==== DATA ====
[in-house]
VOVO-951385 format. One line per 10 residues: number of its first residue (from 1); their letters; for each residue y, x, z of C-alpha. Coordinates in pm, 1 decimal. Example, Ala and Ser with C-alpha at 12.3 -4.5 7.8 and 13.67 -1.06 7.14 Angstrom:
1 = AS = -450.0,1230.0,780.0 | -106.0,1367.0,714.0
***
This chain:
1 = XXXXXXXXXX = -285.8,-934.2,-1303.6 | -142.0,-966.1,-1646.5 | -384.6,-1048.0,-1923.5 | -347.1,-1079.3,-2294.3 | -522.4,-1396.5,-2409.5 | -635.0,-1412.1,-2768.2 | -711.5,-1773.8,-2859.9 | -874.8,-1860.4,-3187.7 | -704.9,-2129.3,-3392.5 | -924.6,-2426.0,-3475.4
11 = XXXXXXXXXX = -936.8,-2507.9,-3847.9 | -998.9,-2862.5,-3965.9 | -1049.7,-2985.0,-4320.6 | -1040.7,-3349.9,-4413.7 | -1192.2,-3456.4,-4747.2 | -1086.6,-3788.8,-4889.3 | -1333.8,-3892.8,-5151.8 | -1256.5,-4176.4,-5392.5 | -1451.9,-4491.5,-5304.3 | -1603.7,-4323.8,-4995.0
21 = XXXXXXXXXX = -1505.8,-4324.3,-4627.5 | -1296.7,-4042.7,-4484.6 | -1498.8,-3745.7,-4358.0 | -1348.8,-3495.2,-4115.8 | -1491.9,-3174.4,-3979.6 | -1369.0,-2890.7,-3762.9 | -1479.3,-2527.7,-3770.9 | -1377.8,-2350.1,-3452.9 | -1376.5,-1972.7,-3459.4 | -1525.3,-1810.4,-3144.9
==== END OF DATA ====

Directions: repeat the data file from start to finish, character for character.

[in-house]
VOVO-951385 format. One line per 10 residues: number of its first residue (from 1); their letters; for each residue y, x, z of C-alpha. Coordinates in pm, 1 decimal. Example, Ala and Ser with C-alpha at 12.3 -4.5 7.8 and 13.67 -1.06 7.14 Angstrom:
1 = AS = -450.0,1230.0,780.0 | -106.0,1367.0,714.0
***
This chain:
1 = XXXXXXXXXX = -285.8,-934.2,-1303.6 | -142.0,-966.1,-1646.5 | -384.6,-1048.0,-1923.5 | -347.1,-1079.3,-2294.3 | -522.4,-1396.5,-2409.5 | -635.0,-1412.1,-2768.2 | -711.5,-1773.8,-2859.9 | -874.8,-1860.4,-3187.7 | -704.9,-2129.3,-3392.5 | -924.6,-2426.0,-3475.4
11 = XXXXXXXXXX = -936.8,-2507.9,-3847.9 | -998.9,-2862.5,-3965.9 | -1049.7,-2985.0,-4320.6 | -1040.7,-3349.9,-4413.7 | -1192.2,-3456.4,-4747.2 | -1086.6,-3788.8,-4889.3 | -1333.8,-3892.8,-5151.8 | -1256.5,-4176.4,-5392.5 | -1451.9,-4491.5,-5304.3 | -1603.7,-4323.8,-4995.0
21 = XXXXXXXXXX = -1505.8,-4324.3,-4627.5 | -1296.7,-4042.7,-4484.6 | -1498.8,-3745.7,-4358.0 | -1348.8,-3495.2,-4115.8 | -1491.9,-3174.4,-3979.6 | -1369.0,-2890.7,-3762.9 | -1479.3,-2527.7,-3770.9 | -1377.8,-2350.1,-3452.9 | -1376.5,-1972.7,-3459.4 | -1525.3,-1810.4,-3144.9